MINIMOP was an operating system which ran on the International Computers Limited (ICL) 1900 series of computers. MINIMOP provided an on-line, time-sharing environment (Multiple Online Programming, or MOP in ICL terminology), and typically ran alongside George 2 running batch jobs. MINIMOP was named to reflect its role as an alternative to the MOP facilities of George 3, which required a more powerful machine.
MINIMOP would run on all 1900 processors apart from the low-end 1901 and 1902 and required only 16K words of memory and two 4 or 8 million character magnetic disks.
Each user was provided with a fixed size file to hold his data, which was subdivided into a number of variable sized subfiles. The command language could be extended with simple macros.
MINIMOP was implemented as a multithreaded (sub-programmed in ICL terminology) user level program running on the standard executive (low level operating system) of the ICL 1900. The program under control facilities of executive were used to run user programs under MINIMOP. All user I/O operations were trapped by MINIMOP and emulated rather than accessing real peripherals. As memory was at a premium user programs would be swapped out of memory whenever they needed to wait (for input or output) or when they reached the end of their time slice.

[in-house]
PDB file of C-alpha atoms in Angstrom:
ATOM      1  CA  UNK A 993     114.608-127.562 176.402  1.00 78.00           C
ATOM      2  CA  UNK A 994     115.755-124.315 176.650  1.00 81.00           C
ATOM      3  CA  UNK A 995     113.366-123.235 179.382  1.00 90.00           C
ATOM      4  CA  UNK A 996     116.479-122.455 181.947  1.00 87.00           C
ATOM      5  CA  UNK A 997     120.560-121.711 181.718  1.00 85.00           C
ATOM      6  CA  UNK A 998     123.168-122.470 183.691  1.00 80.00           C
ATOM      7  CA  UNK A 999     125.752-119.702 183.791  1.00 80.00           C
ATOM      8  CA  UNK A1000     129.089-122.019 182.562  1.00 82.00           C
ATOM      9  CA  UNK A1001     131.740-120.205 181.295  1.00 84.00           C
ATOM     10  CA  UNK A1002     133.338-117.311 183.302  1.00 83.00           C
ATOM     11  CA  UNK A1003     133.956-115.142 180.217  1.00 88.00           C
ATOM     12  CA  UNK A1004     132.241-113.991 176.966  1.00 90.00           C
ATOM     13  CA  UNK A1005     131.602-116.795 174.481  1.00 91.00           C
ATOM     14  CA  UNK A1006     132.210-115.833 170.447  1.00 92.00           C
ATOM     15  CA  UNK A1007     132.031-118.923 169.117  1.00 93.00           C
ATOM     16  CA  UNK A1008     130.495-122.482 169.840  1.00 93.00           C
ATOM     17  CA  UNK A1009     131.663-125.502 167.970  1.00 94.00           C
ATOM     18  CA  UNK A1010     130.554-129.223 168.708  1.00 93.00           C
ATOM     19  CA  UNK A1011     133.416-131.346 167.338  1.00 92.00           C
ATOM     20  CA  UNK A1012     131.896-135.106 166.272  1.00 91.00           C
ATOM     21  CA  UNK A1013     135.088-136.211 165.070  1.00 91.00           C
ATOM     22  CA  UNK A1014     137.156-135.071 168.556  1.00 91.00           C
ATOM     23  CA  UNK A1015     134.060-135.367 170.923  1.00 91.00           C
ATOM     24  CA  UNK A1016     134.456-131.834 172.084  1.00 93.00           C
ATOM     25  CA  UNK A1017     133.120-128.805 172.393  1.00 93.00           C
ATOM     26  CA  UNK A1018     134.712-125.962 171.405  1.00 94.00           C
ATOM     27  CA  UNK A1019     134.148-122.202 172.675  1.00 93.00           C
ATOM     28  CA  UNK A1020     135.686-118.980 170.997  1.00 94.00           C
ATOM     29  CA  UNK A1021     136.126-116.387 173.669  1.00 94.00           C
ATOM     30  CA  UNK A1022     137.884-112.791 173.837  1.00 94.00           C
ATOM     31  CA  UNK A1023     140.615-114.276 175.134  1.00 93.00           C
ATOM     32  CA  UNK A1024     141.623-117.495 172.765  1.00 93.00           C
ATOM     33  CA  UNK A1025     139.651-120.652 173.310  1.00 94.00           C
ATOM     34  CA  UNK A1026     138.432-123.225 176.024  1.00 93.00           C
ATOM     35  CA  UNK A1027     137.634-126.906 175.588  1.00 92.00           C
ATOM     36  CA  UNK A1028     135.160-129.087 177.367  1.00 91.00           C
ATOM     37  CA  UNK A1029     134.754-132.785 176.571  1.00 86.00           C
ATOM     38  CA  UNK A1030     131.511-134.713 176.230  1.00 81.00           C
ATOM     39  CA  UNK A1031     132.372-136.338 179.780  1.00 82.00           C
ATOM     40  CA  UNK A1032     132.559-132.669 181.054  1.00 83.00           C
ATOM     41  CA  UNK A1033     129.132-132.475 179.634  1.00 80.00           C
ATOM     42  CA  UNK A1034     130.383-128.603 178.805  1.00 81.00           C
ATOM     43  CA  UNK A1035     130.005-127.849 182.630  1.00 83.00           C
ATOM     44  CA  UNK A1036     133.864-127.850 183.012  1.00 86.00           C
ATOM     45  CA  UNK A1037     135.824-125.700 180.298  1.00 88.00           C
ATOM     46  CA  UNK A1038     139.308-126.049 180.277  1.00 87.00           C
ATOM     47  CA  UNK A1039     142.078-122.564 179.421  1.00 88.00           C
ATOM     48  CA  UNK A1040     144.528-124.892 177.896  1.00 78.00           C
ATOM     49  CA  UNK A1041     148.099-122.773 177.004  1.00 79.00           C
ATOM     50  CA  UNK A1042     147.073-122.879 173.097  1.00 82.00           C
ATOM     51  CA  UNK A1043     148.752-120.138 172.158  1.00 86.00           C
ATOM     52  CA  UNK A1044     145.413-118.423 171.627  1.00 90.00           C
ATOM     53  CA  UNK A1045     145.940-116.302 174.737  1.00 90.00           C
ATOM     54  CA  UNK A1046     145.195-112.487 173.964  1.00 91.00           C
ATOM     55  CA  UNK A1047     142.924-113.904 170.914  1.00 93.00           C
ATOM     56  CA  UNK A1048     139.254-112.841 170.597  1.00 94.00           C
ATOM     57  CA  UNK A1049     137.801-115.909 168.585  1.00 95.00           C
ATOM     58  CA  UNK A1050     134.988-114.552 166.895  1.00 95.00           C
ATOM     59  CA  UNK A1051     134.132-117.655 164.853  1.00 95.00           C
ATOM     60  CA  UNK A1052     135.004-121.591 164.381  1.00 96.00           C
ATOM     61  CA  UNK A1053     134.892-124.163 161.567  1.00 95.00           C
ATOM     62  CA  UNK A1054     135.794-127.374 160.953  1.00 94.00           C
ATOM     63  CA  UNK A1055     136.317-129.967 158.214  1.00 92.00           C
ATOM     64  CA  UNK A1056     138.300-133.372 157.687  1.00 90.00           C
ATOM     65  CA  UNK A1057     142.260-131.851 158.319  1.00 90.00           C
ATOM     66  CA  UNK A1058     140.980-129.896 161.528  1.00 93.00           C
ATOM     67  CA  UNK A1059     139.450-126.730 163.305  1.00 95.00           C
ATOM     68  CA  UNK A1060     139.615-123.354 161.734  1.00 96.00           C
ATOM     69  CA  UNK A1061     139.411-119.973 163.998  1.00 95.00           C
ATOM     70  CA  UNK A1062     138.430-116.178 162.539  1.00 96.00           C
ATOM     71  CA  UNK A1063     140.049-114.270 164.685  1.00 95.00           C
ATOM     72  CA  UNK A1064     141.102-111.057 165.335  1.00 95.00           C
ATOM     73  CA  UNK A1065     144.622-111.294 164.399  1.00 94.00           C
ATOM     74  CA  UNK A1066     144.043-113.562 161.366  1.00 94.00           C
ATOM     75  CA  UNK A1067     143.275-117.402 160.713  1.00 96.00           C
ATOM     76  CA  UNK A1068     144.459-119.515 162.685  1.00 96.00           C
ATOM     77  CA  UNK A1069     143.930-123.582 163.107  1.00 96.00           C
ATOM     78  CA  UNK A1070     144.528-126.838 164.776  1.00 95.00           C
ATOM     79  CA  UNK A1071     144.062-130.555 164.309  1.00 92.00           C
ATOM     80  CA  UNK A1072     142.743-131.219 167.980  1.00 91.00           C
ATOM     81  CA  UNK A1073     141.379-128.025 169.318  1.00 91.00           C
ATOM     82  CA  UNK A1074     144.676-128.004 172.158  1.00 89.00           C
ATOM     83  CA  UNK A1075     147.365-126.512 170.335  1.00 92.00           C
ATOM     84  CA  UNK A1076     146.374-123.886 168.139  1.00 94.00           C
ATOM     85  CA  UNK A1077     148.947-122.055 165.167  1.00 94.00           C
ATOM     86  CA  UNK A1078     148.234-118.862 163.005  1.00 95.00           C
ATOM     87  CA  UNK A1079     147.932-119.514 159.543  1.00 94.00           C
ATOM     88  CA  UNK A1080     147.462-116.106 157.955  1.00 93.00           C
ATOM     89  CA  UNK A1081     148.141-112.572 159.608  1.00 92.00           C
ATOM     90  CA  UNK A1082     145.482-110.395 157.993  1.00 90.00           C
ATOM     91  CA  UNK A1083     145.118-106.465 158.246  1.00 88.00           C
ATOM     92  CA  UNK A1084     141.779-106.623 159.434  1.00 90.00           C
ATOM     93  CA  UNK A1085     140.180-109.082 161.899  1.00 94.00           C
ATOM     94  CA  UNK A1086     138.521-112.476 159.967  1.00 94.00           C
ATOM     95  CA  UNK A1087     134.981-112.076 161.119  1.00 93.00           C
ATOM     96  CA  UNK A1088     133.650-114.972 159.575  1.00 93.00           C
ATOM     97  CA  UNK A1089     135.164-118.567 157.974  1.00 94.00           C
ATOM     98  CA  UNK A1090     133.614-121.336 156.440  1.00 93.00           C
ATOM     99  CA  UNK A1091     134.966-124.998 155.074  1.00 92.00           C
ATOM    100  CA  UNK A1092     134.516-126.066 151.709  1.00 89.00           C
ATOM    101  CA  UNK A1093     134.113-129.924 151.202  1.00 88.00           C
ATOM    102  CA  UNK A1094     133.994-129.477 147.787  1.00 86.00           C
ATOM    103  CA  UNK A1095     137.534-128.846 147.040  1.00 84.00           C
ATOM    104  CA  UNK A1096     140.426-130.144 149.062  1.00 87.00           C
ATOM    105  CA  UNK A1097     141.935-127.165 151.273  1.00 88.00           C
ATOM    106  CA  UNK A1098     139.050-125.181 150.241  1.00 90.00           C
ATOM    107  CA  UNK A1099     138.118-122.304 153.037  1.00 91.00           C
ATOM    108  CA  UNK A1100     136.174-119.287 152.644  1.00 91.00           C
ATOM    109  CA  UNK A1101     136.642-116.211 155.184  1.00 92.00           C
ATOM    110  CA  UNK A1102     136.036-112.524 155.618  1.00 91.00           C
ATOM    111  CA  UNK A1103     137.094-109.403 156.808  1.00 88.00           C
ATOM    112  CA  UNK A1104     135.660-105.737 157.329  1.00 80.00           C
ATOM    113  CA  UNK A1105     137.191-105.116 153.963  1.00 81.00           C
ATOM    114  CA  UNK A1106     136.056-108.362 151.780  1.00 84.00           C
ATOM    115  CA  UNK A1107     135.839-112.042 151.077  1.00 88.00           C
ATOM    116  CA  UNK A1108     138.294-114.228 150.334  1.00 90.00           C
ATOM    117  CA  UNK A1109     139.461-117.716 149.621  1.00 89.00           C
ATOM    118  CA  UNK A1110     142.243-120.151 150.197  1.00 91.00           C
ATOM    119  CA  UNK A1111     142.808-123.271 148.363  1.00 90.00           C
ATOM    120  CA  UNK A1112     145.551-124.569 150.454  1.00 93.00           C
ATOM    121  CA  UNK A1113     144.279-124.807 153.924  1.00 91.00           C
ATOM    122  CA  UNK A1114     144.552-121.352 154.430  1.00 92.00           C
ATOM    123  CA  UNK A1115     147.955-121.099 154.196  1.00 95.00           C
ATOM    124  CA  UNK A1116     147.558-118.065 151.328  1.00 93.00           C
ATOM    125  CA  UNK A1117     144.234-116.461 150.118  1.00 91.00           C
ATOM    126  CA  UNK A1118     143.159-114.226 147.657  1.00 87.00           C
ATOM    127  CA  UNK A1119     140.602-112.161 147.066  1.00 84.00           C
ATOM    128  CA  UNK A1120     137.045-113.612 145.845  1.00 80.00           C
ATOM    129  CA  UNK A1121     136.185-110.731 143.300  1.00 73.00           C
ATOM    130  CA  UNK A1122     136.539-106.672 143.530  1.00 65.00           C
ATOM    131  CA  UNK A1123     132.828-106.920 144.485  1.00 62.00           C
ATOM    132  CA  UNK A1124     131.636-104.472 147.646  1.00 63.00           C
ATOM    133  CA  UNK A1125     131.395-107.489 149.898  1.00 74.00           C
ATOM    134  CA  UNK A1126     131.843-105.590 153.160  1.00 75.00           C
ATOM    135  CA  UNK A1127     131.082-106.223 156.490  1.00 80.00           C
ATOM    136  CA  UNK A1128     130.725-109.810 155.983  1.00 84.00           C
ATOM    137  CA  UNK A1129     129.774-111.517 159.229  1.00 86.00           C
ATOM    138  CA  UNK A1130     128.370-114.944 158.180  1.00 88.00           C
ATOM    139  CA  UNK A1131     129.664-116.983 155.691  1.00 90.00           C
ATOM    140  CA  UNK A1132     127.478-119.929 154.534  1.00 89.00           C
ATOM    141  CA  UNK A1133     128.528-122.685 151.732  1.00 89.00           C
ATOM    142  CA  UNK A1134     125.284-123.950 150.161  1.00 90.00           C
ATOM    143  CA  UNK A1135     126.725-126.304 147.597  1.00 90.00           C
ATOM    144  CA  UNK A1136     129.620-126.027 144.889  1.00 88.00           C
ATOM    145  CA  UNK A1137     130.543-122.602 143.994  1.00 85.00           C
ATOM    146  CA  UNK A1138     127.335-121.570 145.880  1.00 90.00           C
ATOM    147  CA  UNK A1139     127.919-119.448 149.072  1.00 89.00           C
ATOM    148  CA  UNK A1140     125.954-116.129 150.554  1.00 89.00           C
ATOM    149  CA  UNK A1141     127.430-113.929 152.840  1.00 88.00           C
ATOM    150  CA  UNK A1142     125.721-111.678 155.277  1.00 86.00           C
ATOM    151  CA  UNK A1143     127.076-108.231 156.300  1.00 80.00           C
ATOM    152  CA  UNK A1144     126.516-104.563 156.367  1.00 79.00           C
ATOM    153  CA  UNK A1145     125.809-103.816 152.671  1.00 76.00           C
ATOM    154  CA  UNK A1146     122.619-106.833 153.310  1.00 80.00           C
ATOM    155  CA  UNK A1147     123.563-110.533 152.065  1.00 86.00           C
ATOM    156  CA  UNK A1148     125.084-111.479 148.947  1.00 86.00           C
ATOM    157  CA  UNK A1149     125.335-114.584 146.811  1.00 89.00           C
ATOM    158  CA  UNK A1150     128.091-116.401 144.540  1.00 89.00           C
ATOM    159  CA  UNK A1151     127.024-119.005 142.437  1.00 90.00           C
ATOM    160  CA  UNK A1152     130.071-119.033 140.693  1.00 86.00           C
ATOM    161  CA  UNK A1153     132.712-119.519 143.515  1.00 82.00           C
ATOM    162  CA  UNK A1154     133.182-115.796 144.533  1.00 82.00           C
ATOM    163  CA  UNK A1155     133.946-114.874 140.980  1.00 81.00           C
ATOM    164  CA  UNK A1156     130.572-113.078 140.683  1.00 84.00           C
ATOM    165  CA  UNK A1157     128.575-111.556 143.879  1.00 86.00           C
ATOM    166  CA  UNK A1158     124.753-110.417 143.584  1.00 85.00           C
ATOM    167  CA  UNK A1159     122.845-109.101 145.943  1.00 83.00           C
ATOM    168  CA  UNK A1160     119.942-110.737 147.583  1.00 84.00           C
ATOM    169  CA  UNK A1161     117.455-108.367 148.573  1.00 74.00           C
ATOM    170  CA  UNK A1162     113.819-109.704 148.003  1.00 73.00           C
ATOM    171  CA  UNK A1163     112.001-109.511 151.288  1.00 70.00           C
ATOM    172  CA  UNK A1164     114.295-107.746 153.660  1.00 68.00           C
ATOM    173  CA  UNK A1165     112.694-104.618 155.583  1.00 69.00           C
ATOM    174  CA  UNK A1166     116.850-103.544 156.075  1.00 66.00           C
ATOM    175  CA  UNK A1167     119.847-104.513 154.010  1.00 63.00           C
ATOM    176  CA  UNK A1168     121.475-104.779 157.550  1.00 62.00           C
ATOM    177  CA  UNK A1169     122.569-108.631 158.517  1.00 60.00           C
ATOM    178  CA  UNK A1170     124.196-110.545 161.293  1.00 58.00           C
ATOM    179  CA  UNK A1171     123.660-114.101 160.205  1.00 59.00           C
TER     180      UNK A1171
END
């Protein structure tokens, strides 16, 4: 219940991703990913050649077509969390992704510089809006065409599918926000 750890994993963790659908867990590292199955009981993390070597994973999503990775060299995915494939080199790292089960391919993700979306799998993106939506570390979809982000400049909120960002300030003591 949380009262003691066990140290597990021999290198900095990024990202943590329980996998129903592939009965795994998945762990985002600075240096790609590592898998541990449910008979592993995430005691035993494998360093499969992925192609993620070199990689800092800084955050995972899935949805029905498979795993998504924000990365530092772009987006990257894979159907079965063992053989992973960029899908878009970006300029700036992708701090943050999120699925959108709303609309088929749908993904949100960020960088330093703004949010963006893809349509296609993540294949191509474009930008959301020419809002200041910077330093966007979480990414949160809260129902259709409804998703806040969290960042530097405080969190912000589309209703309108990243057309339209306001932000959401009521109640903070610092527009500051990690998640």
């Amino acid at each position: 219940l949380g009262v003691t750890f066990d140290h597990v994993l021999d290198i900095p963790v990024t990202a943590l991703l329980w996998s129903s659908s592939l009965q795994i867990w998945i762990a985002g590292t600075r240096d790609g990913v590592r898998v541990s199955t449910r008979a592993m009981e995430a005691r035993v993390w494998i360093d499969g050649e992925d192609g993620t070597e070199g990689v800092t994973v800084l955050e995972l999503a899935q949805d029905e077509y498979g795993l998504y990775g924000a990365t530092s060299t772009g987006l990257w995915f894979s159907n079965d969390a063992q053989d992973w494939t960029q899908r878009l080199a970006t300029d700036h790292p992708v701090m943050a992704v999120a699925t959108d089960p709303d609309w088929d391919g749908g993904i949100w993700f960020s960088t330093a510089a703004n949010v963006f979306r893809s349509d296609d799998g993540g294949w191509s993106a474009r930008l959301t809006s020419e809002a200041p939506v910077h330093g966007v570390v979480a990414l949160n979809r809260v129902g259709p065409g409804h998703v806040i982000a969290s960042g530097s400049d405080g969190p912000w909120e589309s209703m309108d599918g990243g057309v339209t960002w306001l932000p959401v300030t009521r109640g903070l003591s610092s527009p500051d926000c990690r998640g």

Queen Mary College, London, now Queen Mary, University of London, later developed MAXIMOP, an improved system largely compatible with MINIMOP. The ICL Universities Sales Region started distributing MAXIMOP, and it was used at over 100 sites.
- Arthur Dransfield (Autumn 2012). "Memories of Maximop Development". RESURRECTION. Computer Conservation Society. Retrieved 9 January 2015.
- McLain, T.G.; Trice, A.R. (1970). "The MINIMOP multi-access operating system" (PDF). The Computer Journal. 13: 237–242. doi:10.1093/comjnl/13.3.237. Retrieved 2011-03-24.
- Brandon, J. (1974). "Job Control Languages: MAXIMOP and CAFE". Proceedings of the BCS Symposium on Job Control Languages—Past Present and Future, NCC,. Manchester, England.
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